Latin America

Politics
6:24 pm
Wed December 11, 2013

Venezuelan Elections: Maduro's Counter-Counter-Revolution

Nicolás Maduro at Venezuelan President Hugo Chávez's funeral in Caracas last March.
Credit Pedro Portal / El Nuevo Herald

When socialist Nicolás Maduro eked out last April’s special presidential election in Venezuela, I wrote:  “Even if Maduro won, he lost.”

Maduro defeated the opposition candidate – the same challenger Maduro's mentor Hugo Chávez had trounced just six months earlier by an 11-percent margin – by only 1.6 percent of the vote. Maduro’s lame performance shook the socialists’ claim that Chávez’s revolution would be just as dominant without Chávez, who had died of cancer in March after ruling Venezuela for 14 years.

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Art Basel
8:12 am
Mon December 9, 2013

Brazil ArtFair Pushing Latin Artists To Basel Forefront

"A Cara de Reprovação" (The Face of Disapproval) by Brazilian artist Sesper, at Brazil ArtFair
Credit Brazil ArtFair/Galeria Logo

Brazil has proved itself a global force in soccer and music, architecture and business. But there’s one area where the South American giant has yet to produce a Pelé or a Veloso, a Niemeyer or an Embraer: art.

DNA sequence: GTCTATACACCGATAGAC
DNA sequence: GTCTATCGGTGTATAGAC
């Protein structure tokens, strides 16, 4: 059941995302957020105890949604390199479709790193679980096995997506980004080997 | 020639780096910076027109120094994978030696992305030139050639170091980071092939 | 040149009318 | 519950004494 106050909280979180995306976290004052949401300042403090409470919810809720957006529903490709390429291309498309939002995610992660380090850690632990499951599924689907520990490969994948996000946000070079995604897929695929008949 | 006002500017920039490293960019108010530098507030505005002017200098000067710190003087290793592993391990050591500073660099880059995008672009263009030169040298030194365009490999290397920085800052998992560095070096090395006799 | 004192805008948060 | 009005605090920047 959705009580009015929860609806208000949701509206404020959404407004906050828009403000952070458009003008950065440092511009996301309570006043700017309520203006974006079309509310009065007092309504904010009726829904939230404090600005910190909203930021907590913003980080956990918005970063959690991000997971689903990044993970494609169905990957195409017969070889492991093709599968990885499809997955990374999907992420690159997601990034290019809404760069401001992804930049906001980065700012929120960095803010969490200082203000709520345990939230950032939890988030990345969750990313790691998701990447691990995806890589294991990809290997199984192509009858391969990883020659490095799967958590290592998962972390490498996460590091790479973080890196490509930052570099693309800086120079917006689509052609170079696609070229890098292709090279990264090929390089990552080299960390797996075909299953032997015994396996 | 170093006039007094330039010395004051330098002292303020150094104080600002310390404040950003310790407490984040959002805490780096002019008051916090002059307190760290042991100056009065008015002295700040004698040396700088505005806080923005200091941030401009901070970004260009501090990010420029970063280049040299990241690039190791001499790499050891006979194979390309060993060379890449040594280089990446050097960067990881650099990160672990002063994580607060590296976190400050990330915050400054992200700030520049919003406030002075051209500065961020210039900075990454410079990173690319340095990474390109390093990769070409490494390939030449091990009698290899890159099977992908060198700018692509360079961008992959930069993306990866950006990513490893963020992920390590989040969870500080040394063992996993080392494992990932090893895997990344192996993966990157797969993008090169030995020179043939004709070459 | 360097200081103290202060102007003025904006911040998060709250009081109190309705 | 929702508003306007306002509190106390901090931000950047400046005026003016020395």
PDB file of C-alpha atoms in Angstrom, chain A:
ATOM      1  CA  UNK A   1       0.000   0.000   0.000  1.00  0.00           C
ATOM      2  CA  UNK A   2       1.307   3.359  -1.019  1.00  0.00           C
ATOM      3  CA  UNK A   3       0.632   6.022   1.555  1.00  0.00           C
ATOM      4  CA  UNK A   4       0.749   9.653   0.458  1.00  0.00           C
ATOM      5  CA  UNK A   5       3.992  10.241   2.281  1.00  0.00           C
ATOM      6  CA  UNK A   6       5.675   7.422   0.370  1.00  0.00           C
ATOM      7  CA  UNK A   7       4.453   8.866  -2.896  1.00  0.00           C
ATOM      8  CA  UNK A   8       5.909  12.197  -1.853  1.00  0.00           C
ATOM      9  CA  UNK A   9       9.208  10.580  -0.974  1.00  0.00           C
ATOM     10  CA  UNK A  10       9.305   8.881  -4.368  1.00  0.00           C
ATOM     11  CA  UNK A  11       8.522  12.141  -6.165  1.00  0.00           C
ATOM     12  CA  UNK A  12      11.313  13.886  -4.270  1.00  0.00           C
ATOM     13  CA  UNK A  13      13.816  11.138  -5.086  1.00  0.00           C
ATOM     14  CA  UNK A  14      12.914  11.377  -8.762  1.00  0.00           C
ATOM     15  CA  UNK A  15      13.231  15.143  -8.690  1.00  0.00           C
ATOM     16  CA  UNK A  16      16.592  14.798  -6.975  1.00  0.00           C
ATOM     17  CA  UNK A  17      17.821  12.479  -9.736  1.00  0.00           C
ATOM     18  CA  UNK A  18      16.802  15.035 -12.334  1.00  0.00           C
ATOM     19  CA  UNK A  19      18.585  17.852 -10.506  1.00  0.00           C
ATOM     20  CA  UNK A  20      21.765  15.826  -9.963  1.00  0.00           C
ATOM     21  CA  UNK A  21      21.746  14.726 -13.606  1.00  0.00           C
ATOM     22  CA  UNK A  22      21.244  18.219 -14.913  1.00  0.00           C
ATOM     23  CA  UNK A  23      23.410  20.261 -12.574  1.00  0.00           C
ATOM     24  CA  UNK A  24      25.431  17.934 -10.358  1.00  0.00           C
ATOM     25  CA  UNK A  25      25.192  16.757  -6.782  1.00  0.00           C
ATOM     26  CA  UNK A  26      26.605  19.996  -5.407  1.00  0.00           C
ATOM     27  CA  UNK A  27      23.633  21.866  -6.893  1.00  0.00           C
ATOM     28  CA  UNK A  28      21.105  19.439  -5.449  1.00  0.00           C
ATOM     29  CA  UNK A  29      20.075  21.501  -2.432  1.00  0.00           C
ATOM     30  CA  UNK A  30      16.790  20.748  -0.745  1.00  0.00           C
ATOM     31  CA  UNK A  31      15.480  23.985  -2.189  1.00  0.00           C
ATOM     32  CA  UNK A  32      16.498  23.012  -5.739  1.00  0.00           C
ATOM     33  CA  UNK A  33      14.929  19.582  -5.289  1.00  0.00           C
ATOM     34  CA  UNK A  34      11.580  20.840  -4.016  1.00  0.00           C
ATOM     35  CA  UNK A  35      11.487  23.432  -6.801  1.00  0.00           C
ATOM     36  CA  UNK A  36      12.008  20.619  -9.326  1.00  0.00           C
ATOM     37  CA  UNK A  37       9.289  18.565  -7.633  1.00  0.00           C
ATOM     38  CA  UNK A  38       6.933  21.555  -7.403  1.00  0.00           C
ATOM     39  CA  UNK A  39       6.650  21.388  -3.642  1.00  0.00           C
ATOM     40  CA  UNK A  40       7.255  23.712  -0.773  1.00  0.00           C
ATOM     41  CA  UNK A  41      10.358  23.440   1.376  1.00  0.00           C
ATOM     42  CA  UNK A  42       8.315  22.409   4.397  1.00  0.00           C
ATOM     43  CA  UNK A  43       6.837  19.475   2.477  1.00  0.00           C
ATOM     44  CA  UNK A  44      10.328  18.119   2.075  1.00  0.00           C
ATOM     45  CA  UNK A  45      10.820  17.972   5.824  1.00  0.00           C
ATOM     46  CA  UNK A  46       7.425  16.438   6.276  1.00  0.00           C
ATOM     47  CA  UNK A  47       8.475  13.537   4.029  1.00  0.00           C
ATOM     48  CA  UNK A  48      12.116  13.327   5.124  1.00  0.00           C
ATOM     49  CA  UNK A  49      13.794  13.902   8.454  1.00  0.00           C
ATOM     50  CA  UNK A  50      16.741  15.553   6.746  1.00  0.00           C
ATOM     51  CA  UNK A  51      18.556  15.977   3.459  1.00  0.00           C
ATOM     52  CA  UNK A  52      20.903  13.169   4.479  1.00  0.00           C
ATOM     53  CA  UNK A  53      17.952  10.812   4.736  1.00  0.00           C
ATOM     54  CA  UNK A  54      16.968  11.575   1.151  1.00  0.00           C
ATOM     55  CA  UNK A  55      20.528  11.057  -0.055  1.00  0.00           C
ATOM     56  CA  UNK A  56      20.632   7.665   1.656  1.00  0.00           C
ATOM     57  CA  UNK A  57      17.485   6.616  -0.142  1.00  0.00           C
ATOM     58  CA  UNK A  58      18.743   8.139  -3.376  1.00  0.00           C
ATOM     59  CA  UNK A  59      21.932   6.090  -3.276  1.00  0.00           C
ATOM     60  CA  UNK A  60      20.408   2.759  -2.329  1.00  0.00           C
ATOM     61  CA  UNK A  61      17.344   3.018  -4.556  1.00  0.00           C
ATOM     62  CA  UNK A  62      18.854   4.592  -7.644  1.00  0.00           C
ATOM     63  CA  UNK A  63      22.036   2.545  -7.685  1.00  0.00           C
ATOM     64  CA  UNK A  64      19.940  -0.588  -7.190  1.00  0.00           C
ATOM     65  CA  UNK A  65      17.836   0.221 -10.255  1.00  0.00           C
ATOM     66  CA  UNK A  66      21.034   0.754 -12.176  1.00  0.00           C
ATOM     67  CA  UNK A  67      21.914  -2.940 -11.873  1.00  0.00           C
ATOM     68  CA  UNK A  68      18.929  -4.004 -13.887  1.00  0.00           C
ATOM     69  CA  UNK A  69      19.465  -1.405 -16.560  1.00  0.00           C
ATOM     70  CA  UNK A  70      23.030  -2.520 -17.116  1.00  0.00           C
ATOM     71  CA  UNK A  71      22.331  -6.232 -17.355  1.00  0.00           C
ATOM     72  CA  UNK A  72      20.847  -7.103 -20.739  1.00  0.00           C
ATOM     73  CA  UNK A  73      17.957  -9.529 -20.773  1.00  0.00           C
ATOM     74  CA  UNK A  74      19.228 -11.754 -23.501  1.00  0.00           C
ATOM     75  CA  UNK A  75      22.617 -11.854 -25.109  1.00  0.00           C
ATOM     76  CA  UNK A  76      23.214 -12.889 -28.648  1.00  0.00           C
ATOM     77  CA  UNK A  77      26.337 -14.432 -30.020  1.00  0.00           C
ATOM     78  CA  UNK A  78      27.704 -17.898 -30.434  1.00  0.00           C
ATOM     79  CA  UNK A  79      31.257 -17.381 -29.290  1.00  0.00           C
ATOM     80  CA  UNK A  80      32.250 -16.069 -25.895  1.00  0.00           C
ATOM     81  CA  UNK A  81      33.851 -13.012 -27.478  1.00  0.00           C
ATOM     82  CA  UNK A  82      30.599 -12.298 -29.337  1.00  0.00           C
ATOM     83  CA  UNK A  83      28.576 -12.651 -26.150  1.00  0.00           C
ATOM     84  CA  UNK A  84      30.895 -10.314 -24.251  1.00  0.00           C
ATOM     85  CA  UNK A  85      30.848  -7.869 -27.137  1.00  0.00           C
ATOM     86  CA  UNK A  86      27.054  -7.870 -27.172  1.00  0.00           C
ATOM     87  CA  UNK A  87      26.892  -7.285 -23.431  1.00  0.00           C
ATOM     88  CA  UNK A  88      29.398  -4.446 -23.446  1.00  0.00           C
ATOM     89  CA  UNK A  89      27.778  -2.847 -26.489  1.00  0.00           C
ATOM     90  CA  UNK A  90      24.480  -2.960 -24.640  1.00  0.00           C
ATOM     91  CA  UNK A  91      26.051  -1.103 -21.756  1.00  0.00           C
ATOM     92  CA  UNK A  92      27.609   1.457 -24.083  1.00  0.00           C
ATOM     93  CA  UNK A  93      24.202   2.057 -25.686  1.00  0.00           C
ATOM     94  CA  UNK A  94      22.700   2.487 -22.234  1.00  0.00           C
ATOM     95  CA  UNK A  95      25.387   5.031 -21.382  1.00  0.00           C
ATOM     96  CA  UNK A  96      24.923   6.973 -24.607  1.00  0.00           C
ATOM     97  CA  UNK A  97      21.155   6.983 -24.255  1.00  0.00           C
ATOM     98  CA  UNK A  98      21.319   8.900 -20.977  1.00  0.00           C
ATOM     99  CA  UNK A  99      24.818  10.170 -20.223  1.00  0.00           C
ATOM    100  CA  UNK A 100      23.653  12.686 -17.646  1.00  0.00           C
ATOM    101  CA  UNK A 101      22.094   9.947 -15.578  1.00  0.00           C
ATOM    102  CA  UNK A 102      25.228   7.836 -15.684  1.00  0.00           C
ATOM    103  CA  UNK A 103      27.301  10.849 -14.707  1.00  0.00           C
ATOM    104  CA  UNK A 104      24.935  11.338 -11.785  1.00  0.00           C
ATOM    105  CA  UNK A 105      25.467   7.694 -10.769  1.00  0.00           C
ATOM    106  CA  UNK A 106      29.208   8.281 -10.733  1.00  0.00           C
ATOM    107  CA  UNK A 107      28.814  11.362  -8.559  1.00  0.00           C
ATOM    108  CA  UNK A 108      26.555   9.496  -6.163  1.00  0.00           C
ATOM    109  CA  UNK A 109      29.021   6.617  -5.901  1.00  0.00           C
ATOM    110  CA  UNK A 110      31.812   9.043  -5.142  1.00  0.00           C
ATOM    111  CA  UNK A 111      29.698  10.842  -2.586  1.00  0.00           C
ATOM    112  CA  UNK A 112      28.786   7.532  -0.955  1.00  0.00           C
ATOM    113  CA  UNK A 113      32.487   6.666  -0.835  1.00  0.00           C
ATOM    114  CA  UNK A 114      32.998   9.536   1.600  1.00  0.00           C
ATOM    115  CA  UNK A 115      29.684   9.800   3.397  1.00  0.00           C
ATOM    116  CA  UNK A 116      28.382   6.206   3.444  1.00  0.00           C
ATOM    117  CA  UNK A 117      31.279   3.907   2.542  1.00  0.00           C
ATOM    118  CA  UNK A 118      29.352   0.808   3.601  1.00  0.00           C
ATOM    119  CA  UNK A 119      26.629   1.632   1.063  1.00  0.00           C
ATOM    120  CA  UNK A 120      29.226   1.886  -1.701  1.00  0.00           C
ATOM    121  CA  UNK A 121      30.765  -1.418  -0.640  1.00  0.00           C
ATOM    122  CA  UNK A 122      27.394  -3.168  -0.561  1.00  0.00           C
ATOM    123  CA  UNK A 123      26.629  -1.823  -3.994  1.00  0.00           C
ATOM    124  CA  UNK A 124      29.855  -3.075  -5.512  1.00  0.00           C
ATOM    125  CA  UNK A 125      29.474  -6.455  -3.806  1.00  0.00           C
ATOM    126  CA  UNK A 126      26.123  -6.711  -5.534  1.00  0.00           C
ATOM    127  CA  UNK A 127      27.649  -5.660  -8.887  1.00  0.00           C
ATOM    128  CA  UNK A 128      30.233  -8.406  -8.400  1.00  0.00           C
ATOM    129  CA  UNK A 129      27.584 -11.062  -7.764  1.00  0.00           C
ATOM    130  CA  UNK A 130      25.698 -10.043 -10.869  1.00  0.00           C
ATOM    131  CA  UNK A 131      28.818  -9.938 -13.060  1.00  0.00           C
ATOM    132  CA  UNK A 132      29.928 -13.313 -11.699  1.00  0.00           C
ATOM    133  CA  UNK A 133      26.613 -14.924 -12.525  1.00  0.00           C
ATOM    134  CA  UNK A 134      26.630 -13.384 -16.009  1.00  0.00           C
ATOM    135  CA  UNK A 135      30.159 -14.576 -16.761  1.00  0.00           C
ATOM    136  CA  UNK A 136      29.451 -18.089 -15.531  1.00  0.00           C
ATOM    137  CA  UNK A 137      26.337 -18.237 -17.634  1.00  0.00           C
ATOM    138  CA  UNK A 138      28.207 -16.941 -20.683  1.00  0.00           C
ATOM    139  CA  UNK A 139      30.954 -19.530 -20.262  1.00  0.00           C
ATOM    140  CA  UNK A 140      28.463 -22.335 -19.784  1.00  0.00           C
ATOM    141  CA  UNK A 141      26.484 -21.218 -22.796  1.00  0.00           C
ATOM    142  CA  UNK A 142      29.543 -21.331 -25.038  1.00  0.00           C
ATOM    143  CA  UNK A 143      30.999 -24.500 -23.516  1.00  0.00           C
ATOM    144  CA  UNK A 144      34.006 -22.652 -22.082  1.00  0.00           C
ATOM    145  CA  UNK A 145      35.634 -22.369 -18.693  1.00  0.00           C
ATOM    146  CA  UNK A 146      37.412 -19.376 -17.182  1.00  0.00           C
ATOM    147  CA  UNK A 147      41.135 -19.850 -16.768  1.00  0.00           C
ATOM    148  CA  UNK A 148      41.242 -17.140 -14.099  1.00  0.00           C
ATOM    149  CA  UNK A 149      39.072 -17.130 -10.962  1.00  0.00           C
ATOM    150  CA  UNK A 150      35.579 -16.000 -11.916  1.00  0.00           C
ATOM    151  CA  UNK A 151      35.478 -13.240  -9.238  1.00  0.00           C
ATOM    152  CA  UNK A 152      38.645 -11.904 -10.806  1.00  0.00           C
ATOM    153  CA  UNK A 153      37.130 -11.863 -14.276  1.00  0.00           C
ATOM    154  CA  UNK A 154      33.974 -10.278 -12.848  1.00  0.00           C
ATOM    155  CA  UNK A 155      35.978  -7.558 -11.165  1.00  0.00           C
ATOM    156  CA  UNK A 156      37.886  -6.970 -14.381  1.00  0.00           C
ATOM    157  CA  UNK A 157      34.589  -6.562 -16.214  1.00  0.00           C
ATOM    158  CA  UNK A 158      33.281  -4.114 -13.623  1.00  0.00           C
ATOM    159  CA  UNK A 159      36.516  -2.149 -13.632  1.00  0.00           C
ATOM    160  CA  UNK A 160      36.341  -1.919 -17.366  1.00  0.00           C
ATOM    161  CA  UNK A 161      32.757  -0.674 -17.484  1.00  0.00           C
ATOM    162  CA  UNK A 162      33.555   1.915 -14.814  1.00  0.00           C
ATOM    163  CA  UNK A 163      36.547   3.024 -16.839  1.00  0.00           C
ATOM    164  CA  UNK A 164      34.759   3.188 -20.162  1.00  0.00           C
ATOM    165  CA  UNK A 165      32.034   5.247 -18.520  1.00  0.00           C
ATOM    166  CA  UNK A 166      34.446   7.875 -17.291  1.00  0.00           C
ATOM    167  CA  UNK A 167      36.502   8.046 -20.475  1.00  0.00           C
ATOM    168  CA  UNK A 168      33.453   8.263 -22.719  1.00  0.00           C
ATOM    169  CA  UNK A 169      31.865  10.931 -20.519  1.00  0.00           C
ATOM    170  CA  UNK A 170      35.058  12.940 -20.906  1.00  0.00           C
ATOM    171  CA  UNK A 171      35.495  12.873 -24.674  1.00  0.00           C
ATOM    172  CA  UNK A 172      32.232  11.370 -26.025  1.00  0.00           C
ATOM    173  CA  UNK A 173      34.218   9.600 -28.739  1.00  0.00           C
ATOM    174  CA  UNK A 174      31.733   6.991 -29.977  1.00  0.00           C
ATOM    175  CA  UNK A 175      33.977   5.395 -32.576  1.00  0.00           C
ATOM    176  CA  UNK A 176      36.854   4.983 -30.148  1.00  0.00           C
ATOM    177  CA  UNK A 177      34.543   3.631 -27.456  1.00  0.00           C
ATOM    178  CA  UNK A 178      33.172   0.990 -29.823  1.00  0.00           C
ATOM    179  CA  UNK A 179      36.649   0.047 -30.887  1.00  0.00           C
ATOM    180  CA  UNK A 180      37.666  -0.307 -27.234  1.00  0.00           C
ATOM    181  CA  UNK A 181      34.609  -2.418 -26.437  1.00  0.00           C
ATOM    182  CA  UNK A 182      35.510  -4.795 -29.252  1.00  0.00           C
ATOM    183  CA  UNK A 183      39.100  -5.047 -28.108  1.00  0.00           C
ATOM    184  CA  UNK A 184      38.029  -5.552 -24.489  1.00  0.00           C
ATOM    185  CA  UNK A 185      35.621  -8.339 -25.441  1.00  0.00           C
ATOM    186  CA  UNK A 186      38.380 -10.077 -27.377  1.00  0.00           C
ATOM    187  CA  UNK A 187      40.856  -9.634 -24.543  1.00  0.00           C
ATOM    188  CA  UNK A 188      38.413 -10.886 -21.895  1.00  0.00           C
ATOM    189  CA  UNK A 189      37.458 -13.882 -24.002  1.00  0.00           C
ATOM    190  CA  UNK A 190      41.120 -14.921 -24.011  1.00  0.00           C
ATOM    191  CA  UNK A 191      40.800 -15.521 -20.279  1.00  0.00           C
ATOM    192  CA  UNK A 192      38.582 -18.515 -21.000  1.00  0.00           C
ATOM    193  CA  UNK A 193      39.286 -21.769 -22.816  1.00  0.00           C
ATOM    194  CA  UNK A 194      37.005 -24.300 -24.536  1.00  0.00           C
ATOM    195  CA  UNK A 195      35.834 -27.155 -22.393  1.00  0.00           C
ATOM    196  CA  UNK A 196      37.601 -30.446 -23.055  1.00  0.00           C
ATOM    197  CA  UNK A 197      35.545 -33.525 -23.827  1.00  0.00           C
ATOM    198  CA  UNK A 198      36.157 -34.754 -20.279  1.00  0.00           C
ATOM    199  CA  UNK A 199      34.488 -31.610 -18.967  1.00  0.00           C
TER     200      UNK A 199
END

That seems odd considering Brazil’s richly creative culture and its awesomely idyllic surroundings. Mexico can claim the marquee power of Diego Rivera and Frida Kahlo; Colombia has Botero. But the Brazilian art scene “is still finding its way internationally,” says São Paulo entrepreneur and art promoter Michel Serebrinsky.

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Opinion
2:17 pm
Fri December 6, 2013

Mandela, Castro And The Caribbean Street

Nelson Mandela visits Fidel Castro and Cuba in 1990.
Credit cubahora.cu

If you live on the Caribbean street – and Florida is part of that street – here are three ways of looking at Nelson Mandela’s death yesterday.